We asked our resident Fly Fishing expert and Galles Properties Broker, Stan Zuege, for some tips on fishing in Pagosa Springs and surrounding areas.
“Fishun’ is good here! Variety is the key to Pagosa Springs area fishing.
Pagosa is home to two major drainages, the San Juan and the Piedra. Both begin as small feeder streams in the high country and course their way down to Navajo Lake. The upper streams boast Cutthroat and Brook Trout with more and more Rainbows and Brown Trout as the rivers drop in elevation.
Navajo Lake holds cold and warm water species like Kokanee Salmon, Lake Trout, Bass, Pike, and Trout. Echo Lake also holds Trout and Bass, in fact Colorado’s state record Largemouth Bass came out of Echo Lake. Back in the high country, there are many lakes that you can drive or hike to that offer trout from the bank or a float tube.
Our rivers offer small, tight pocket water fishing down to deep holes and runs that hold large Rainbow and Brown trout you can fish for on dry flies, streamers or nymphs. With all these options and the Rio Grande and Animas barely an hour away, you can have any type of fishing you desire when fishing in Pagosa Springs.”
This is a 118 acre State Wildlife Area and is great for catching rainbow trout and large yellow perch. Ice fishing success greatly depends on using worm tipped jigs. The state record largemouth bass was caught here in 1997, measuring 22.5 inches long and weighing 11 pounds, 6 ounces.
Drive Fourmile Road North out of Pagosa Springs until the road ends. From there it’s about 7 miles up to the first lower Fourmile Lake. The second higher lake is a half-mile further up the trail. This is a difficult and strenuous hike, but a determined angler will be rewarded with stunning views and gorgeous mountain lakes that contain cutthroat trout just waiting to be caught.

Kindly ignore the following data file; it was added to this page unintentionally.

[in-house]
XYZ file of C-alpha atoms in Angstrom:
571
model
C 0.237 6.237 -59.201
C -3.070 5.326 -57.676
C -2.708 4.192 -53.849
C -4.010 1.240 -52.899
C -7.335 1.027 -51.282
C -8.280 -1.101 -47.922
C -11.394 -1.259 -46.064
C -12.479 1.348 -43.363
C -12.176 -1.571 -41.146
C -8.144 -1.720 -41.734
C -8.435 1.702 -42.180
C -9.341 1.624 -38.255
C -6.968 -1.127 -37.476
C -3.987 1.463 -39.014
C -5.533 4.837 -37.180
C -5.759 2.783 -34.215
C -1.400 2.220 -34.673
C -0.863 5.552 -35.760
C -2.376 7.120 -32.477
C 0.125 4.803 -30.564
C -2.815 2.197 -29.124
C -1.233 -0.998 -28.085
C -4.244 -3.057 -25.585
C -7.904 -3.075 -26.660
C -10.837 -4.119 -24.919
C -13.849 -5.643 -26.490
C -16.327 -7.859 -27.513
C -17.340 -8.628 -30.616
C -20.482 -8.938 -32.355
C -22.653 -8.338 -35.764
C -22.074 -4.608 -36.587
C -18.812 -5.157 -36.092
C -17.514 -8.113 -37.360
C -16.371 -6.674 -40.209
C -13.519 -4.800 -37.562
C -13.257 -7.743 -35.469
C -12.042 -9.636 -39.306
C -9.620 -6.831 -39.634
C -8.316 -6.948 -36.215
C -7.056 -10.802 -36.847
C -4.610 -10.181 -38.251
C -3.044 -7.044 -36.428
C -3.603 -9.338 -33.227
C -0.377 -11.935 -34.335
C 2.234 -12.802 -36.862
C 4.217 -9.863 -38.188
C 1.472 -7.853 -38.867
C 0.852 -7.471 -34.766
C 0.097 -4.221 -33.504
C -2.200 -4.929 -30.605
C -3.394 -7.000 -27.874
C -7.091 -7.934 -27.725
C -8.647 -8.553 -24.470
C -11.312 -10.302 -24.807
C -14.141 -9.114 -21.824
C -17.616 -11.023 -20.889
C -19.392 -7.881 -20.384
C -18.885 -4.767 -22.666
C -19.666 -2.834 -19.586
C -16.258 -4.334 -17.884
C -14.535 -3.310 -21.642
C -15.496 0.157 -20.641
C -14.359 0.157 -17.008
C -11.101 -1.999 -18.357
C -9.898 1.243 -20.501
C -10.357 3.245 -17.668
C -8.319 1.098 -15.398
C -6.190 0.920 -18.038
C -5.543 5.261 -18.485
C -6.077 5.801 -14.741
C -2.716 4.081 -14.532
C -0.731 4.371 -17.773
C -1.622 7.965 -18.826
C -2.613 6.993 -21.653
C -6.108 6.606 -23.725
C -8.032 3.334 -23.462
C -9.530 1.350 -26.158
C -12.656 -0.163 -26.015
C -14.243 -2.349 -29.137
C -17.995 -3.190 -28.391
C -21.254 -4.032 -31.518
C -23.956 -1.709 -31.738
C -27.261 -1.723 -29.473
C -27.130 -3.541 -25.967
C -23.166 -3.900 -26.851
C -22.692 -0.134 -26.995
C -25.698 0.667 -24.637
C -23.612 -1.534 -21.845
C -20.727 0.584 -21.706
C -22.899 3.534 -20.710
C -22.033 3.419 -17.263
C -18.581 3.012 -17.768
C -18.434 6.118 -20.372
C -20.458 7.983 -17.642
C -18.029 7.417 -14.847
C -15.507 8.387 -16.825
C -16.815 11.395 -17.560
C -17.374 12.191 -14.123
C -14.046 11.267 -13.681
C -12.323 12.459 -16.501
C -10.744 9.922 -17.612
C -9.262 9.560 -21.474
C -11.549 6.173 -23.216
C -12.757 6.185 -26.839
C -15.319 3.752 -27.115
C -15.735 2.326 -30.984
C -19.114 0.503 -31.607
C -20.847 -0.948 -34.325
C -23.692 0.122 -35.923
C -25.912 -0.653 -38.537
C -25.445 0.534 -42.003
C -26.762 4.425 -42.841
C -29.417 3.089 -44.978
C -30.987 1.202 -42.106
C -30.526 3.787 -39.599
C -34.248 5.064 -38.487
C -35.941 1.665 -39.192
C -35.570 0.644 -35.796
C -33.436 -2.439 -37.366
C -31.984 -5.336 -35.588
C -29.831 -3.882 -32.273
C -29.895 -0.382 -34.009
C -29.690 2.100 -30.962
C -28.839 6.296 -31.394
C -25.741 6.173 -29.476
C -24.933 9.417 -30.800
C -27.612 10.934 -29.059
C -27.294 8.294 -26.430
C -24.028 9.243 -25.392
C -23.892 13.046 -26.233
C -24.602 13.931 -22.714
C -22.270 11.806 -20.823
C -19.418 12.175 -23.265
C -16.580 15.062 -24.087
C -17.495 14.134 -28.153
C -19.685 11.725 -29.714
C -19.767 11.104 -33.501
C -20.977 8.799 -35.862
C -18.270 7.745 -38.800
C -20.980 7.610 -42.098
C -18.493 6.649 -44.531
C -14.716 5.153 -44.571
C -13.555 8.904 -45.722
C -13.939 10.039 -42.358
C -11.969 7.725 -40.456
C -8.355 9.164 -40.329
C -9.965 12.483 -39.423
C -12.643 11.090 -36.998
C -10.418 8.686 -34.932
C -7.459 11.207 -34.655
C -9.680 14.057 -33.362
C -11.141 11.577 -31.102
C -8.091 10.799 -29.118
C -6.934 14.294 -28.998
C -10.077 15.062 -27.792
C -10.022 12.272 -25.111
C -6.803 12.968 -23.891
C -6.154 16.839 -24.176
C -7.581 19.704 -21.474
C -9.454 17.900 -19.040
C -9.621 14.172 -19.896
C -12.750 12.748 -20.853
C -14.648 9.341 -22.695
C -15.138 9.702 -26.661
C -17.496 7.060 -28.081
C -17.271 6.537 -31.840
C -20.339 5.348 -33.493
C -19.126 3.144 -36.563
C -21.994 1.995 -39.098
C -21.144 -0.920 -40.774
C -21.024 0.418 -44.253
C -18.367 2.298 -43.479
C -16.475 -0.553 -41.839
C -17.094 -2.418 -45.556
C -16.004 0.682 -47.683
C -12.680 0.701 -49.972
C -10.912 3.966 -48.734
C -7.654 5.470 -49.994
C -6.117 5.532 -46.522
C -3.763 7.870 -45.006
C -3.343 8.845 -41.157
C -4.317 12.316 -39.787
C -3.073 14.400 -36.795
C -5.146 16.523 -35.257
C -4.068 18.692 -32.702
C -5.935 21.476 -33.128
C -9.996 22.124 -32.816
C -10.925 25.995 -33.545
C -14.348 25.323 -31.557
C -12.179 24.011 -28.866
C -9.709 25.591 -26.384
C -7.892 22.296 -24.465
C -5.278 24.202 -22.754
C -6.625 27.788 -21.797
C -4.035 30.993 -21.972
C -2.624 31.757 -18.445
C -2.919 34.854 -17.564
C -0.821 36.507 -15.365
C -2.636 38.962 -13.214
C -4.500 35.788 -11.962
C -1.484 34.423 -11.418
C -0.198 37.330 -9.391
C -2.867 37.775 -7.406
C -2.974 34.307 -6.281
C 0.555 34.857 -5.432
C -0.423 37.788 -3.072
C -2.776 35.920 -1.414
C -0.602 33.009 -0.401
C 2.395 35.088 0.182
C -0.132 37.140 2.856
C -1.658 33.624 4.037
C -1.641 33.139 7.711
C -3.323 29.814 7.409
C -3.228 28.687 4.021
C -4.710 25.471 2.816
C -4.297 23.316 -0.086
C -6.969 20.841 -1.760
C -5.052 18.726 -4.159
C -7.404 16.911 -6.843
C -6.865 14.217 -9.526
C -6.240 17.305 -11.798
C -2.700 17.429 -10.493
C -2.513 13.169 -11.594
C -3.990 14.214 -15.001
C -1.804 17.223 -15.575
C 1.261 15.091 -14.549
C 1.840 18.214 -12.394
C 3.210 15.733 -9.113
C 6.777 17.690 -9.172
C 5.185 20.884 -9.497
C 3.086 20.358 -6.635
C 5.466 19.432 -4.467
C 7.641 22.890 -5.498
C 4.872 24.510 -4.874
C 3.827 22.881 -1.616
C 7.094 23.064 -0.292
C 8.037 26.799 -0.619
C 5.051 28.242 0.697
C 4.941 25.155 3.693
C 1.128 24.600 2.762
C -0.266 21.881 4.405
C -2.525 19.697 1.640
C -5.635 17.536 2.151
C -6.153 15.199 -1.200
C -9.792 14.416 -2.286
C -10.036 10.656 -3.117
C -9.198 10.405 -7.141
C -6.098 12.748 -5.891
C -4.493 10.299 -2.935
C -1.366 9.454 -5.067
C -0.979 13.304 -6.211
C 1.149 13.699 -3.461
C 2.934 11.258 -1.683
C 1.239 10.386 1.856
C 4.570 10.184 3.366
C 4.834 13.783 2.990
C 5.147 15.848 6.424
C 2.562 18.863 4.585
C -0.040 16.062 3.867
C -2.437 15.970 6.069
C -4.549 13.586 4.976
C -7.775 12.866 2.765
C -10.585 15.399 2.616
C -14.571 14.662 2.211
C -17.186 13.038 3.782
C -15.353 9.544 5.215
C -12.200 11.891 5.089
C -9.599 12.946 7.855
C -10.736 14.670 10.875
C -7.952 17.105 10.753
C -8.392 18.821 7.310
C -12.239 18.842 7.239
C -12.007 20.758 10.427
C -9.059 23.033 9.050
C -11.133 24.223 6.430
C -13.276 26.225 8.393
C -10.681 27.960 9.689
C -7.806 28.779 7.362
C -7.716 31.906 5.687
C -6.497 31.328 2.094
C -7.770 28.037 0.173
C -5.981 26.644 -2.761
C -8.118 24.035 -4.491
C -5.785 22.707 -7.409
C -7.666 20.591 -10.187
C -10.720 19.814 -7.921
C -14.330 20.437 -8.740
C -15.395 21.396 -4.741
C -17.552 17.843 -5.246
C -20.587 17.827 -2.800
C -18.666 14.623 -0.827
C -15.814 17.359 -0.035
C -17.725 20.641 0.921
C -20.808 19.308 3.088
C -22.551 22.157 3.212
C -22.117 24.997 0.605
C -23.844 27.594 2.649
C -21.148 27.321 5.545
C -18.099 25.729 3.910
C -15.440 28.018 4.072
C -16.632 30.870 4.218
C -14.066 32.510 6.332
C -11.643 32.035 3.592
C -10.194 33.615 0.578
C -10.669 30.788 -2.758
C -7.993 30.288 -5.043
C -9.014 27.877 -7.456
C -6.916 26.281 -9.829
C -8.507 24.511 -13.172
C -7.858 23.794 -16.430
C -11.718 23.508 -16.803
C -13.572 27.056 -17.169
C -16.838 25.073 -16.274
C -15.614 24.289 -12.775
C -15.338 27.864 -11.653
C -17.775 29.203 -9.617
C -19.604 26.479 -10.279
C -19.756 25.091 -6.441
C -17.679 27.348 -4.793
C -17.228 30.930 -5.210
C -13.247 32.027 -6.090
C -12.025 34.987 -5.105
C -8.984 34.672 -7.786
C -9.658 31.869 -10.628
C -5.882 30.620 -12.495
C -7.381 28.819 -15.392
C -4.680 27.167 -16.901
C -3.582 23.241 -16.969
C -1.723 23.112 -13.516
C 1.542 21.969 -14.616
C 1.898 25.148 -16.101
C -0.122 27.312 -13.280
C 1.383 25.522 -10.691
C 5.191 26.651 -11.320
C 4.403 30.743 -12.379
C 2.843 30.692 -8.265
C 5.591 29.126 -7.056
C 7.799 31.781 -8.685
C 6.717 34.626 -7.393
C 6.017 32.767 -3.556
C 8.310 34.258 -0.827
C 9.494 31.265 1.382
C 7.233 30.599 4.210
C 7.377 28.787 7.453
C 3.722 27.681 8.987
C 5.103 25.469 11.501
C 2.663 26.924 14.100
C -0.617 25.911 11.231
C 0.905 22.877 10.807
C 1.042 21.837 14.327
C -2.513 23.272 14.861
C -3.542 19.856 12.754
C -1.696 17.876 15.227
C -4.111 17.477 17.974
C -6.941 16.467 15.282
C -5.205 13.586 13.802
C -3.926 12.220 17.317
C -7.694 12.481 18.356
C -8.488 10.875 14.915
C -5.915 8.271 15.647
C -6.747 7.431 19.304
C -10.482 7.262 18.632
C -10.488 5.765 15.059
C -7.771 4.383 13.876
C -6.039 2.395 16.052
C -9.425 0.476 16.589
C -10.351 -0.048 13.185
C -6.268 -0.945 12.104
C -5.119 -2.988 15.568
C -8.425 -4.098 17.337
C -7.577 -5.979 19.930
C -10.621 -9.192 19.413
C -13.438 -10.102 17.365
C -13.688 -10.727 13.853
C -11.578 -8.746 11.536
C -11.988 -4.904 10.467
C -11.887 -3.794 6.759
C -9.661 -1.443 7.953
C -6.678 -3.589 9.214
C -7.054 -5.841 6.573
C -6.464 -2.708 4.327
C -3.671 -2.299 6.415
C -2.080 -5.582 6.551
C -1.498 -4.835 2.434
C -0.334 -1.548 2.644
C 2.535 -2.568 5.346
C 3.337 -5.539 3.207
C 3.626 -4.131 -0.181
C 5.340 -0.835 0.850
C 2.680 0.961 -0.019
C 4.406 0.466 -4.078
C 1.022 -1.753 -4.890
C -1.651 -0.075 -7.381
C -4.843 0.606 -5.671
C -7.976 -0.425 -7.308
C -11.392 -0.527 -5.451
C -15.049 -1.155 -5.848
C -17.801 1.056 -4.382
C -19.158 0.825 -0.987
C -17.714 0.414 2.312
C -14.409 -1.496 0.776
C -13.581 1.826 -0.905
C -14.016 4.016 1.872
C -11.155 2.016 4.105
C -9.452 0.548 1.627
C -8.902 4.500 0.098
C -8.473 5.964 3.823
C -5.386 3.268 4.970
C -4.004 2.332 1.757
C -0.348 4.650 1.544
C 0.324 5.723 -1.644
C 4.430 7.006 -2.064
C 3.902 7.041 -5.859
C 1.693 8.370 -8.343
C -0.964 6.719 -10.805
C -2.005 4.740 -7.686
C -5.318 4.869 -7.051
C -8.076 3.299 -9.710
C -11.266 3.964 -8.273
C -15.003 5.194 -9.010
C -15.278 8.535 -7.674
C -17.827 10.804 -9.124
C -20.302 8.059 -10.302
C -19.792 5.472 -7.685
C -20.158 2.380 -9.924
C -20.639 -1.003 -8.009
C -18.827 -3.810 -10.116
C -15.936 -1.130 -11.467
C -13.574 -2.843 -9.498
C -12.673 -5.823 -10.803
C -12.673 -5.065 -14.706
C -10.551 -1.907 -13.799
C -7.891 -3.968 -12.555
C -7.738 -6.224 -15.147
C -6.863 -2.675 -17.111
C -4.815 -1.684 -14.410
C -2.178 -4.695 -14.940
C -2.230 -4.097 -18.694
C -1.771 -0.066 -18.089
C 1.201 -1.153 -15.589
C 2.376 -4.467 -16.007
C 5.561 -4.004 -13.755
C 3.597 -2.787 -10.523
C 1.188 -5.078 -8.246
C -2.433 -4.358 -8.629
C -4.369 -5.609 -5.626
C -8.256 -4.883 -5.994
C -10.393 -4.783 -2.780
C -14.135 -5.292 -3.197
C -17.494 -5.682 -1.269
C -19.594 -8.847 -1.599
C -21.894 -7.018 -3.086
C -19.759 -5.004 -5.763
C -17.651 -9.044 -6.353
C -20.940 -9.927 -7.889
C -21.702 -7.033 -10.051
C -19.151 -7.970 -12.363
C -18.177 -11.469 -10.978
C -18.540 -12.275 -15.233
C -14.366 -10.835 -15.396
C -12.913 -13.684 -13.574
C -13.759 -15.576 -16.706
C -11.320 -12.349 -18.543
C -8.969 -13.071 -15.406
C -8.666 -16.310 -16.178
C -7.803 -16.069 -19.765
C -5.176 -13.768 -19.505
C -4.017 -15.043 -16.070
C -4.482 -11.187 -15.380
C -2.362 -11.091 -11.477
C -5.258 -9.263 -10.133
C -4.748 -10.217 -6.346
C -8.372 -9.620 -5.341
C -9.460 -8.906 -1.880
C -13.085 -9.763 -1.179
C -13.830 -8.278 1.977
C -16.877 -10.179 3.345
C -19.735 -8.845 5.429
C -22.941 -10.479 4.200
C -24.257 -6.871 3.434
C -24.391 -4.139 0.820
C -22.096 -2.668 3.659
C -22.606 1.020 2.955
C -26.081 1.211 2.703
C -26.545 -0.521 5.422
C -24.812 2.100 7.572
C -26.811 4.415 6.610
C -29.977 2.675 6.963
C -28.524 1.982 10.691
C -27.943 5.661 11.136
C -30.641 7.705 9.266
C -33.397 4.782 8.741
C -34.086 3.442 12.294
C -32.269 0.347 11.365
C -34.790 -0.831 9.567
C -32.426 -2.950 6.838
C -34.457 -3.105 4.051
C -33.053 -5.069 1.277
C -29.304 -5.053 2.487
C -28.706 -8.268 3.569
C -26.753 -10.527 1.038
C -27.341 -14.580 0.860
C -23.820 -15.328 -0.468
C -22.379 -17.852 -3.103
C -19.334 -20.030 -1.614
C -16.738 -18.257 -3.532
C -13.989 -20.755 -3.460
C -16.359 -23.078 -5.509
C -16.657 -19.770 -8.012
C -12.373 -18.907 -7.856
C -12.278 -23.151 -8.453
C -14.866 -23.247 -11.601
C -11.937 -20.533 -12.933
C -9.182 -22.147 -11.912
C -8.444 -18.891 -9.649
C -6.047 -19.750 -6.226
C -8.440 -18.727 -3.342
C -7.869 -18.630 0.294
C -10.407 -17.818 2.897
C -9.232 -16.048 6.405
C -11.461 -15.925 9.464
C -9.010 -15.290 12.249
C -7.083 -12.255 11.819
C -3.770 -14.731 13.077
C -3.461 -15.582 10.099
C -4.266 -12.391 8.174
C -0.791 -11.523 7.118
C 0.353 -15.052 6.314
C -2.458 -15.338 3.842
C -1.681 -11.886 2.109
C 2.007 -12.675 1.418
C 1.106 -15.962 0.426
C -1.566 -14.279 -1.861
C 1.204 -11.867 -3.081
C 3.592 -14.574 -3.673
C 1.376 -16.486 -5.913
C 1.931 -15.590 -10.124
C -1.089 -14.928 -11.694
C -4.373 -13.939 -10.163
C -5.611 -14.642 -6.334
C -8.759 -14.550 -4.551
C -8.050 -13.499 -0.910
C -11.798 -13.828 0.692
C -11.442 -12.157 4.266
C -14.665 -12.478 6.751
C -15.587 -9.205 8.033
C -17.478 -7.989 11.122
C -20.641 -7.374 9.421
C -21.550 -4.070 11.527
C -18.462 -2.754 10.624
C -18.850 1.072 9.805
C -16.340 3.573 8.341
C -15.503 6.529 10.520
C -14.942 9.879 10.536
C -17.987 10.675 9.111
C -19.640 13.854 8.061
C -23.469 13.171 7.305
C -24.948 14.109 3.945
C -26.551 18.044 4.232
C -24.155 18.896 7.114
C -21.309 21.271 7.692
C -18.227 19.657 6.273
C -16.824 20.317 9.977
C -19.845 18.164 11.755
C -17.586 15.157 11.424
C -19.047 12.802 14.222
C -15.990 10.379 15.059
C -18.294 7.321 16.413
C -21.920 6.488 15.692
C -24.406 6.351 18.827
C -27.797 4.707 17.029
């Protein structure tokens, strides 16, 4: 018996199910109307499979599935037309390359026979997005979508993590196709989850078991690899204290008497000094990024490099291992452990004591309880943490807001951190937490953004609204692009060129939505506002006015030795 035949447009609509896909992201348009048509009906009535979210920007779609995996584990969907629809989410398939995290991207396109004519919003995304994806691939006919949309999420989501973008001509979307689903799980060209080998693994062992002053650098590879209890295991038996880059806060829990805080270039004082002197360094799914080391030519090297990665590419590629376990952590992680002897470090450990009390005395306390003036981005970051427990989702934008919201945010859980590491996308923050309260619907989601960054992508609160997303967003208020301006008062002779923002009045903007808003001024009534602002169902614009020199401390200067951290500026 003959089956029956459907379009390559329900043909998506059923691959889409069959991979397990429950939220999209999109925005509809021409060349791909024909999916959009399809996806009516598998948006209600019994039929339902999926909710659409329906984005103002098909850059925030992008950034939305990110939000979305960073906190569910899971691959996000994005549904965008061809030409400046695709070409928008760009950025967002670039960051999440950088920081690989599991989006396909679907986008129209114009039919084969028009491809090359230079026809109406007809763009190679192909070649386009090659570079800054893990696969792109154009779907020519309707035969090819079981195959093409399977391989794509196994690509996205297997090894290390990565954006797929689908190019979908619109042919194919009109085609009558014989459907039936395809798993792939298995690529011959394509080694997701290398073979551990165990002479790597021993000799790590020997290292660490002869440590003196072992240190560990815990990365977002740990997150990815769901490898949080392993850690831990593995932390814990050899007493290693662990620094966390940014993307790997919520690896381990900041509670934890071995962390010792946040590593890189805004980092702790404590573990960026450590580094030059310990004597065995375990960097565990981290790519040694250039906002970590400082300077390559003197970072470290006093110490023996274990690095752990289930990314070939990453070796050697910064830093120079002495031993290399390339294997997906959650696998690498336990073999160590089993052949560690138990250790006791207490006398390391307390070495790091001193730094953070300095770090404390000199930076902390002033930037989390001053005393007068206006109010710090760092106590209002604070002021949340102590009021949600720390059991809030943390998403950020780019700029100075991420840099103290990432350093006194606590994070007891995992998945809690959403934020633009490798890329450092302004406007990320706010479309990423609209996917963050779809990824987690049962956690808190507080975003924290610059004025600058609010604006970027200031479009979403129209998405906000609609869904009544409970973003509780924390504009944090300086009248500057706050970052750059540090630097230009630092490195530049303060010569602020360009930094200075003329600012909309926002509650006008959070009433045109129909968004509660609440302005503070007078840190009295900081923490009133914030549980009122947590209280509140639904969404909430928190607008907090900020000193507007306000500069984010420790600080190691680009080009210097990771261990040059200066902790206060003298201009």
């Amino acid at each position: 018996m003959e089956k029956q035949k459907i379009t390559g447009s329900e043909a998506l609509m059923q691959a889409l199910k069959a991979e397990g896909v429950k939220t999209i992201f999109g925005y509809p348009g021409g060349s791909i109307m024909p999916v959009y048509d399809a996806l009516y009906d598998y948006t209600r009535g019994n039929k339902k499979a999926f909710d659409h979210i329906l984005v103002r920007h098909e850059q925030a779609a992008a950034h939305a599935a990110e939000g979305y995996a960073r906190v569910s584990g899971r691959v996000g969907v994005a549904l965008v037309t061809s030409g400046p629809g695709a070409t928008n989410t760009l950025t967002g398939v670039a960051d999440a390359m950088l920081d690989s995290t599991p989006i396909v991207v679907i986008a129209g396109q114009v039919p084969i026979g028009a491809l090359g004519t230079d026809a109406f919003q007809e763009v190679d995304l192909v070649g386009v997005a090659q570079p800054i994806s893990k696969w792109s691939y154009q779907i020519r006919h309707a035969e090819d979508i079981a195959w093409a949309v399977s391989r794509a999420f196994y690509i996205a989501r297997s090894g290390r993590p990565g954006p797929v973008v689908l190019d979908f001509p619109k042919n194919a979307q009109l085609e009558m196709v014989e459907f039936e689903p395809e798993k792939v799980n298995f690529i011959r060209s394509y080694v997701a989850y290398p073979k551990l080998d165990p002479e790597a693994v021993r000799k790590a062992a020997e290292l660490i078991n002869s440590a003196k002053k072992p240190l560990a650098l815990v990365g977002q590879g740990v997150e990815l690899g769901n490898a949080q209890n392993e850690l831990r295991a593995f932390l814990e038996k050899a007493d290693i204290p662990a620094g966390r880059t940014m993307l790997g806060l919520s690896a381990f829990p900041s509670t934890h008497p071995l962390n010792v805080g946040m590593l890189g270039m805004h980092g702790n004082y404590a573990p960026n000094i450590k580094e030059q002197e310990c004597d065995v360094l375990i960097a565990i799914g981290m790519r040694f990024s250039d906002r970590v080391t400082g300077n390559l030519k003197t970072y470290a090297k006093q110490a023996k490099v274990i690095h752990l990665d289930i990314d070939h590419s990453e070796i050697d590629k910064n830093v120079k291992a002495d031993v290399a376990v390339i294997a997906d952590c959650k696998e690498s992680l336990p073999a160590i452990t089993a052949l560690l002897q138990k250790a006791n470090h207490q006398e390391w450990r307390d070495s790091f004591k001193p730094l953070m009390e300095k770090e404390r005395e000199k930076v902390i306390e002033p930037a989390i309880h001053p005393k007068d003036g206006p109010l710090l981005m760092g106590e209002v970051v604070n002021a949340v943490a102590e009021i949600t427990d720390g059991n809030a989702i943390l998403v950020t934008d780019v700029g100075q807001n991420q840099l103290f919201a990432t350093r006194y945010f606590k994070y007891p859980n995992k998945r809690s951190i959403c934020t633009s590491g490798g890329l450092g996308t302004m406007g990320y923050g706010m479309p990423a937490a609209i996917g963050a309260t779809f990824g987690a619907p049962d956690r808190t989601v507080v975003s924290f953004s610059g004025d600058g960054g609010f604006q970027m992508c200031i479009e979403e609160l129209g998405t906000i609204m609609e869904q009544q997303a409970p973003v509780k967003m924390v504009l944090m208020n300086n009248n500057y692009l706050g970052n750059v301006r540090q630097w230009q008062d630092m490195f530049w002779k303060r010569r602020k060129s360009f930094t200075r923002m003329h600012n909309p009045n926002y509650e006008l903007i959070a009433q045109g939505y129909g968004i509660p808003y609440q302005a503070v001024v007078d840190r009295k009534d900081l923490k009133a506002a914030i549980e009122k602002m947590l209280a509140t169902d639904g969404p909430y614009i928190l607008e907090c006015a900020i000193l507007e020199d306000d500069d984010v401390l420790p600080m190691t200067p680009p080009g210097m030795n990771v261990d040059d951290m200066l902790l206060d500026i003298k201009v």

Harris Lake & Buckless Lake
To reach these beautiful mountain lakes take US Highway 84 south for about 20 miles from Pagosa Springs until you reach Buckless Lake Road heading east. This will take you to the parking area where you can hike half a mile to Buckless Lake or a mile and a half to Harris Lake. These lakes contain some very catchable rainbow trout.
To get to Opal Lake head south on U.S. Highway 84 from Pagosa Springs for about 8 miles to Blanco Basin Road. Head east on Blanco Basin Road until you reach Castle Creek Road which takes you across the Rio Blanco. At the parking lot, Opal Lake is a beautiful 2-mile hike from the parking lot. Opal lake, the beaver ponds, and the stream are great for brook trout.
Turkey Creek Lake
To get to Turkey Creek lake, take US Highway 160 north 7 miles out of Pagosa Springs to Jackson Mountain Road. 5 miles west on Jackson Mountain Road is a parking lot where you can park and follow Turkey Creek about 9 miles up to Turkey Creek Lake. The hike delivers in the form of a breathtaking mountain lake that is home to brook, cutthroat, and rainbow trout.
Williams Creek Reservoir
Located 25 miles northwest of Pagosa Springs on Piedra Road (County Road 600). This road starts out paved then turns into a dirt road. Along the way to Williams Creek Reservoir, the road crosses over a handful of tributaries to the Piedra River that could be taken advantage of by a perceptive fisherman. (see more info on the Piedra River below). Williams Creek Reservoir is a 508-acre mountain lake surrounded by mountains and forest. The reservoir contains excellent opportunities to catch brook and rainbow trout as well as Kokanee salmon. Fishing from motorboats, canoes, float tubes and the bank is permitted (though whitewater wakeboarding is not permitted).* During the winter months, Williams Creek Reservoir is typically covered with 9 inches of ice and can provide ice fishermen success with jigs baited with meal-worms. *This is a State Wildlife Area, which requires a Habitat Stamp for persons age 19-64.
No matter your preference, you will love the many opportunities fishing in Pagosa Springs has to offer! Best-kept secret in Colorado!